|WILLIAMSBURG, VA. -- January 5, 2001 - The world-renowned Williamsburg
Inn is undergoing an extensive yearlong renovation that will honor Colonial
Williamsburg benefactor John D. Rockefeller Jr.’s vision of providing the
highest quality of hospitality, recreational facilities and services to
the guests of Colonial Williamsburg, Virginia’s restored 18th-century capital.
The renovation, scheduled for completion in September 2001, will add significant
upgrades to the historic hotel’s interior yet retain the exquisite quality
that Rockefeller envisioned.
The extensive project, begun in August 2000, will reduce the current
95 guest rooms to 62 – one more than the number of guest rooms Rockefeller
opened the Inn with in April 1937. Guest rooms will be enlarged to
create luxurious bedrooms with generous seating areas and better appointed
bathrooms; when complete, rooms will average 500 square feet, the size
most requested by guests.
renovation of three of its five hotel properties, the Visitor Center, the
Golden Horseshoe Gold Course Clubhouse and the central utility plant.
The gateway to Colonial Williamsburg, the renovated and expanded Visitor
Center will re-open to the public in April 2001. The new 300-room
Williamsburg Woodlands Hotel now being built adjacent to the Visitor Center
and the original Woodlands Hotel will have 202 double rooms and 98 suites
upon completion in July 2001. A spacious lobby with fireplace and
complimentary breakfast area are just two of the hotel’s many relaxing
|The Inn’s exterior will not change, nor will
the elegant, Regency-style furnishings, handsome window treatments and
individual character of the guest rooms and public spaces. There
will be extensive mechanical, electrical and plumbing upgrades, as well
as improved life-safety systems.
The Williamsburg Inn main building and the Regency Dining Room are temporarily
closed to the public from January 2, 2001 to September 1. During
this time, the Inn’s adjacent Providence Hall Wings will remain open and
serve guests with a small dining operation. On June 1, 2001, 30 renovated
guest rooms in the main building and the East Lounge will re-open to the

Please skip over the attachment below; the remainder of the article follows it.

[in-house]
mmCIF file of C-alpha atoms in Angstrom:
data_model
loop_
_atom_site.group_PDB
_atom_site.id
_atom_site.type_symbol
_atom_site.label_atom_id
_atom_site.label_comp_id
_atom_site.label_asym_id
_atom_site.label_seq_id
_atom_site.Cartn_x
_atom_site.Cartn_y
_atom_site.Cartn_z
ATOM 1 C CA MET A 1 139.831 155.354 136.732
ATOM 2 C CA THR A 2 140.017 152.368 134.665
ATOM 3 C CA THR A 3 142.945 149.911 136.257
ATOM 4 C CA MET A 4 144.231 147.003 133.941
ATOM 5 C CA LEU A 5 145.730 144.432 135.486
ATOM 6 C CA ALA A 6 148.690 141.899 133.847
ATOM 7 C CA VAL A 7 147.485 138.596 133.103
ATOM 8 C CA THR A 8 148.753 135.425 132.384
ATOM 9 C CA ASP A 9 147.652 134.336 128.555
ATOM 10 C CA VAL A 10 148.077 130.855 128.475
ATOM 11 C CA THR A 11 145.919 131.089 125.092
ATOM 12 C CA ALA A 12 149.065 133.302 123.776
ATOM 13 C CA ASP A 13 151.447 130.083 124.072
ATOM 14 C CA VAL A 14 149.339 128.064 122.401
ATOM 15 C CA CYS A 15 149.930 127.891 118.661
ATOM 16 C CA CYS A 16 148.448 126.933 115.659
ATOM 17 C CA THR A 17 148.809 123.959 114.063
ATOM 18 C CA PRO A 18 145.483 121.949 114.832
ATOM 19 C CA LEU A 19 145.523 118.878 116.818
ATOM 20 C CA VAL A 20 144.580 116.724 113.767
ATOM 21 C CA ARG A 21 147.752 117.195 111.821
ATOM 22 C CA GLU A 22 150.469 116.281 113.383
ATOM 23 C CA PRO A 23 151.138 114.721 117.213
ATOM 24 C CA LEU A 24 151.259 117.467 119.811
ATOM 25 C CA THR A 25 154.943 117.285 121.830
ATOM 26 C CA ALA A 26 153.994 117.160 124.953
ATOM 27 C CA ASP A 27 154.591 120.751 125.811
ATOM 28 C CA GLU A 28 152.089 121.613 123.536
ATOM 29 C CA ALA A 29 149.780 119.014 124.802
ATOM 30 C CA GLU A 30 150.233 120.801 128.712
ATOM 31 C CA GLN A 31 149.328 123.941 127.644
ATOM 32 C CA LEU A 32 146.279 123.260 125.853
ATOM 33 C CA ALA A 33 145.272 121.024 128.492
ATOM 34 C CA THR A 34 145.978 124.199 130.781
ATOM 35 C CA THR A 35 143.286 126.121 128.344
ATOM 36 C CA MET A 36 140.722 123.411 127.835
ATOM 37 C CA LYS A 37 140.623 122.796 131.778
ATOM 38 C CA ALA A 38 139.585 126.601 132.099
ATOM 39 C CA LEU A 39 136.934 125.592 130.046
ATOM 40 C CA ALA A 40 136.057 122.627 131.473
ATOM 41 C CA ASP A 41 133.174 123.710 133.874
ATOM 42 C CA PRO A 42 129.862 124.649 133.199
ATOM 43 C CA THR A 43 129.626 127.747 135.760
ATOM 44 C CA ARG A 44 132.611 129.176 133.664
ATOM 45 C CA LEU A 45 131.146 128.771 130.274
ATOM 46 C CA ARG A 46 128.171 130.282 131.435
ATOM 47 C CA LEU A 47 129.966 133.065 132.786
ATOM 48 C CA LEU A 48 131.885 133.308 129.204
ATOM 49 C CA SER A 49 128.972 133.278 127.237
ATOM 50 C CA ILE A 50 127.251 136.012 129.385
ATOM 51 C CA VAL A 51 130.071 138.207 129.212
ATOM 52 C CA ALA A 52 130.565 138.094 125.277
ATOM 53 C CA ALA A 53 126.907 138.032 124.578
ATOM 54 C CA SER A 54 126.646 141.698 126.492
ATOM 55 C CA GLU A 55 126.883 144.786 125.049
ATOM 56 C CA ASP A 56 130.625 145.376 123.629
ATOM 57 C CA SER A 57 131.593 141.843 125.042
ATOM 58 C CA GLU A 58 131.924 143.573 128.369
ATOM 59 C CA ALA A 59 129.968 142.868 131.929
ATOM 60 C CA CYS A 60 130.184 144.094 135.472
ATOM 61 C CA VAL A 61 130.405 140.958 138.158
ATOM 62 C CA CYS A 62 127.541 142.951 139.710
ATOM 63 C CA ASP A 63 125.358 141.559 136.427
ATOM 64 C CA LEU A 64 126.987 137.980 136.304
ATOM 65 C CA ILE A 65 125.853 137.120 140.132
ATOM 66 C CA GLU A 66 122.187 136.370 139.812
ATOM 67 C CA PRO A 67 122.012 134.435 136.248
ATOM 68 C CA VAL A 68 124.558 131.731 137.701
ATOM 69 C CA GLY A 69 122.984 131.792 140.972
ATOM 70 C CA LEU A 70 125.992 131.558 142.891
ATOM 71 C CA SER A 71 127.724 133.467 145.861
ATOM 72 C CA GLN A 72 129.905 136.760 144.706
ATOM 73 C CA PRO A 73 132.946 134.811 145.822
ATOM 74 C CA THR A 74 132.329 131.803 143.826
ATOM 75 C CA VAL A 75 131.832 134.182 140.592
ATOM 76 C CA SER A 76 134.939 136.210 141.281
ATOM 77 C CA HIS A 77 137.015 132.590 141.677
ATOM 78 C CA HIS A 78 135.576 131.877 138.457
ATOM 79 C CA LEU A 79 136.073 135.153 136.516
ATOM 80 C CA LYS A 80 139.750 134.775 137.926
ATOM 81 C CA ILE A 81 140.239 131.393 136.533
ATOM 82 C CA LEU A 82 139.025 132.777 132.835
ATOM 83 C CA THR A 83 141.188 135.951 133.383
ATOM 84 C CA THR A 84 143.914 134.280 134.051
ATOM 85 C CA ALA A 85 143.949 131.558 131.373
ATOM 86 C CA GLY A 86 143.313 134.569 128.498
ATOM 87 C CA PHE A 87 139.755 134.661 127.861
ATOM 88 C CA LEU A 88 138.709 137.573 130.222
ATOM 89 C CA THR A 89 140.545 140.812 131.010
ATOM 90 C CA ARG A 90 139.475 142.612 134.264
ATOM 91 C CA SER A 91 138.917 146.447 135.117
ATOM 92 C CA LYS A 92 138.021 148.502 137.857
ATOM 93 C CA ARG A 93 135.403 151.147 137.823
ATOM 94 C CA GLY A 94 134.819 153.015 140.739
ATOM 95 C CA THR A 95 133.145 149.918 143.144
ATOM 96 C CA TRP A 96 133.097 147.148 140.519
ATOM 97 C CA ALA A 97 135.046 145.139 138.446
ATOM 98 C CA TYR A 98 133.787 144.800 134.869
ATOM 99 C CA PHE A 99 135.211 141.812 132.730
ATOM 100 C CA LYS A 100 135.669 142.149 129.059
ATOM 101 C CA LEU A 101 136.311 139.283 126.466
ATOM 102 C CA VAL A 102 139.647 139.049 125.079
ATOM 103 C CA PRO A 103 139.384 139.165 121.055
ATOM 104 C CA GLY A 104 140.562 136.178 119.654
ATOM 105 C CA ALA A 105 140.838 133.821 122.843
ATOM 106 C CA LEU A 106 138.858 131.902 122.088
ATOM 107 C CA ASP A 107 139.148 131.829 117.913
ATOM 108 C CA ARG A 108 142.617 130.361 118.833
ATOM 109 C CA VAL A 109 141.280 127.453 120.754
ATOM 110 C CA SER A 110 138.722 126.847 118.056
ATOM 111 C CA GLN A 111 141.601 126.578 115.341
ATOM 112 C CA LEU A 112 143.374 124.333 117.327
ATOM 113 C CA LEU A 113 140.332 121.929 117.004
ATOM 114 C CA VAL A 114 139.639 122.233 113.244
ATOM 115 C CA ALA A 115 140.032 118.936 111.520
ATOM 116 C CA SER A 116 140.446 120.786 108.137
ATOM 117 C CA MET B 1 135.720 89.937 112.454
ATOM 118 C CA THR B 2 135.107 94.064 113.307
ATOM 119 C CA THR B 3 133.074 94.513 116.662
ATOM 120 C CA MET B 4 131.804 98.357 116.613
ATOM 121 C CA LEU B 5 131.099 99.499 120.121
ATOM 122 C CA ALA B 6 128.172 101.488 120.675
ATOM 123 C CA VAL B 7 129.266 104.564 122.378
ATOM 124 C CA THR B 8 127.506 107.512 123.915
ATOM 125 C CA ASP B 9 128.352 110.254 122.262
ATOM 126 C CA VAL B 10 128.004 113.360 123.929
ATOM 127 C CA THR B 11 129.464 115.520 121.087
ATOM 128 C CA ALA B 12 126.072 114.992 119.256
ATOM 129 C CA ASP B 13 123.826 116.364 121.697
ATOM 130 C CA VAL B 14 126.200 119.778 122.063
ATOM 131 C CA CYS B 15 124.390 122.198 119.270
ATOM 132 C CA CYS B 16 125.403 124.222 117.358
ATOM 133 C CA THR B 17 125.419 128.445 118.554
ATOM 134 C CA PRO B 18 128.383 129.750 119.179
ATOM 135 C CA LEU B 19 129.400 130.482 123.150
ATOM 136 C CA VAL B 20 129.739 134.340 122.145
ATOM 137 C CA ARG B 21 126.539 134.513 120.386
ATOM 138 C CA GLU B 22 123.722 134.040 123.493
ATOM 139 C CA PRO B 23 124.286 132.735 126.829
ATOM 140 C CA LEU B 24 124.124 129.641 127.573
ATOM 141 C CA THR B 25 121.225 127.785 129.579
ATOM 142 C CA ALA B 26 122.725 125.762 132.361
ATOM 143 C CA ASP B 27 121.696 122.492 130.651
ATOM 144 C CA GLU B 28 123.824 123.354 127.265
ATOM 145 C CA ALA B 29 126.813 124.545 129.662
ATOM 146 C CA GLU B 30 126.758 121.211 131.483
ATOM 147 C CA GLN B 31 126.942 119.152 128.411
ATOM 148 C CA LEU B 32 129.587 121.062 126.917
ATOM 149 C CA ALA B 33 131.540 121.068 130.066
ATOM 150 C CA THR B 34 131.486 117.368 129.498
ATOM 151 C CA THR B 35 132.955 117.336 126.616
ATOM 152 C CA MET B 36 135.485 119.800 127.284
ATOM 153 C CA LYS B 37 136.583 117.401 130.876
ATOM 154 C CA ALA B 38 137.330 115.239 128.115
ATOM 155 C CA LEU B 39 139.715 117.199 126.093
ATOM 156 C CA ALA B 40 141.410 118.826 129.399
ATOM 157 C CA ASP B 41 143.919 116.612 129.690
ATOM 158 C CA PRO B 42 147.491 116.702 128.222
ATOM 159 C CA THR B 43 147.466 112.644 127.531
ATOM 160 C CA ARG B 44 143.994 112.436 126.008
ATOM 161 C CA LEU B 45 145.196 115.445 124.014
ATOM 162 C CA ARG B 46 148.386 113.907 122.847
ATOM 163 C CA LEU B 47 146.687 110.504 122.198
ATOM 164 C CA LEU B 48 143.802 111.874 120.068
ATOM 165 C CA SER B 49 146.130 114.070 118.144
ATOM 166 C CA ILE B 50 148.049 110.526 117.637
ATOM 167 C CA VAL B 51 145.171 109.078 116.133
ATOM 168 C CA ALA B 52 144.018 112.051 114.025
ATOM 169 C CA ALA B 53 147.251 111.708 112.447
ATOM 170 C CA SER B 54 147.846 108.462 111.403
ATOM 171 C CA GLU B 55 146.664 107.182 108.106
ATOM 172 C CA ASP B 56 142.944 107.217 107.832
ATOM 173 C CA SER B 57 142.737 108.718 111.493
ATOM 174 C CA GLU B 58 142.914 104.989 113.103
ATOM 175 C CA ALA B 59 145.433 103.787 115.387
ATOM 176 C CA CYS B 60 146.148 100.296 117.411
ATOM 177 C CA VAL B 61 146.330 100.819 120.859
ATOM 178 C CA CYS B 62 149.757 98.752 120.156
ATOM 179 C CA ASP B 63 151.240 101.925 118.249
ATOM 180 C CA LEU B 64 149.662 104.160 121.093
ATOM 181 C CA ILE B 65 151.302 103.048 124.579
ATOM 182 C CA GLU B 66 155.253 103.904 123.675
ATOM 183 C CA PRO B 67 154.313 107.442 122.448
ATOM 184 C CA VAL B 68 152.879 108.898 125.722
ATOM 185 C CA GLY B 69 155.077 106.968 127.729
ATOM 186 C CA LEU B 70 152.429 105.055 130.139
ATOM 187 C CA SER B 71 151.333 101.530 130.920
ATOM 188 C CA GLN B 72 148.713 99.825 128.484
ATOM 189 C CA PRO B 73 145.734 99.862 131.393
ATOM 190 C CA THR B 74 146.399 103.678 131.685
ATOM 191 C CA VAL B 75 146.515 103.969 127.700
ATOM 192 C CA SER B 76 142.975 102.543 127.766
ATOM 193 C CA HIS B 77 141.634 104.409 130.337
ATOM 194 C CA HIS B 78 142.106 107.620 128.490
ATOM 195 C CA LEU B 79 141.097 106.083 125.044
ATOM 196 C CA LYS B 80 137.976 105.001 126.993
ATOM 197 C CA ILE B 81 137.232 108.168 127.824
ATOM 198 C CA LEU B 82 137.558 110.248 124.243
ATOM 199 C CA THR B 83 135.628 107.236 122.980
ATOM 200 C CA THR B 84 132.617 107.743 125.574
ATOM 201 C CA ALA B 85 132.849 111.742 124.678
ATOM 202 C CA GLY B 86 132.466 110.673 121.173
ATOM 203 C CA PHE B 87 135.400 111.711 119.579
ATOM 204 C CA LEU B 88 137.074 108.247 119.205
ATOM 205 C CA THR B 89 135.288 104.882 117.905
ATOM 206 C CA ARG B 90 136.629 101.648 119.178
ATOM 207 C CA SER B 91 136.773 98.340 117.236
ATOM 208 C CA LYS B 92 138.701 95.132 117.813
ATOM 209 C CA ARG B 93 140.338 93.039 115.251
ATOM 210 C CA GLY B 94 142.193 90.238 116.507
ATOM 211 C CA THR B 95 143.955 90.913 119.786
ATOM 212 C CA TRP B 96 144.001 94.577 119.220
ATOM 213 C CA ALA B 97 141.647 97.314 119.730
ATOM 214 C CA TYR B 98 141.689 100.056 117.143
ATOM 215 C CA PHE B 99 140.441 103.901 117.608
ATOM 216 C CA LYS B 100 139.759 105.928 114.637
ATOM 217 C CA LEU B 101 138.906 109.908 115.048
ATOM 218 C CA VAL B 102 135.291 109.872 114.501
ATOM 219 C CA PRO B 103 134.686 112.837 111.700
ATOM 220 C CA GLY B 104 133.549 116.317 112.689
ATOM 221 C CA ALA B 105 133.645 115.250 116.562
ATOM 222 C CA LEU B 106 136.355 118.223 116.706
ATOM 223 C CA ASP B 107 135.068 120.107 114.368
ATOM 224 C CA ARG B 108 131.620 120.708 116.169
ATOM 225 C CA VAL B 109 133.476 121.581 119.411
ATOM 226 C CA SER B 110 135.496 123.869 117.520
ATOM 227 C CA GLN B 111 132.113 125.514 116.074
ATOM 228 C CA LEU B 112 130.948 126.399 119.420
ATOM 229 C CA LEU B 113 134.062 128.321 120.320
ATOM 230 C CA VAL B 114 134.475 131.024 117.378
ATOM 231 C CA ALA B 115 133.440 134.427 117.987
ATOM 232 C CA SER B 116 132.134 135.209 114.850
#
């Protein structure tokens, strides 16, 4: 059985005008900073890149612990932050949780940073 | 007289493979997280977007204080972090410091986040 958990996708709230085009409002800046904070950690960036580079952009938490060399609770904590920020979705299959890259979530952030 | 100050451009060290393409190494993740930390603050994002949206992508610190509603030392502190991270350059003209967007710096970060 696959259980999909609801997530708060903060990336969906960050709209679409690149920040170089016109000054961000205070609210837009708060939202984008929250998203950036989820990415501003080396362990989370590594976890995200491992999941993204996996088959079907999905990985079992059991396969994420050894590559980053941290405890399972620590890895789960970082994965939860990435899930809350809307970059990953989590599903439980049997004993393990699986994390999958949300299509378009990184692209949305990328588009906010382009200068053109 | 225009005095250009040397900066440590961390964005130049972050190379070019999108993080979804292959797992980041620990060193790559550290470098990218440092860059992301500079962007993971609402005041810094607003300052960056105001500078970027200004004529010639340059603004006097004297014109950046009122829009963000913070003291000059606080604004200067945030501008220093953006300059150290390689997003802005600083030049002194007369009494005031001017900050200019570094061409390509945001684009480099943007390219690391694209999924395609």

public. The re-opening of the rest of the fully refurbished Williamsburg
Inn is scheduled for September 1, 2001, with grand re-opening celebrations
to take place later in the month.
The Williamsburg Inn renovation is part of Colonial Williamsburg’s $100
Mr. and Mrs. John D. Rockefeller, Jr. were involved in
every detail concerning the design and furnishings of this 110 guest room
Regency-style inn. The luxury resort is located adjacent to the historic
area of Colonial Williamsburg.
The Williamsburg Lodge will begin a complete renovation in January 2003.
In early 2000, the central mechanical plant, originally installed at the
Lodge in 1987 when the Tazewell Wing was built, was enhanced to better
support systems improvements at the Williamsburg Inn and the expansion
of the Lodge and Conference Center. The central plant upgrade included
new boilers, new and rebuilt chillers and replacement of the cooling towers.
In preparation for the renovations at the Lodge the East Wing, with 48
guest rooms built in 1942, will be demolished in January 2001.
The Tazewell Wing of the Lodge, with more than 100 guest rooms, will
remain open during each phase of the renovation, a project that will refurbish
all guest rooms and public areas and add 150 new guest rooms, construct
a new state-of-the-art 30,000-square-foot conference center, a new family
restaurant and a new outdoor swimming pool. The Lodge will retain
the original lobby, gift shop, the Tazewell Wing guest rooms and the Tazewell
Colonial Williamsburg Hotels are operated by the Colonial Williamsburg
Company, a subsidiary of the Colonial Williamsburg Foundation. Revenue
supports the foundation’s educational programs and preservation of the
Known worldwide as the nation’s oldest and largest outdoor living history
museum, Colonial Williamsburg recently was recognized as a “Favorite Historic
Site” by readers of Southern Living magazine for the fifth straight year
and one of the “Top 10 U.S. Monuments” by readers of Conde Nast Traveler.
Colonial Williamsburg is conveniently located just 150 miles south of Washington,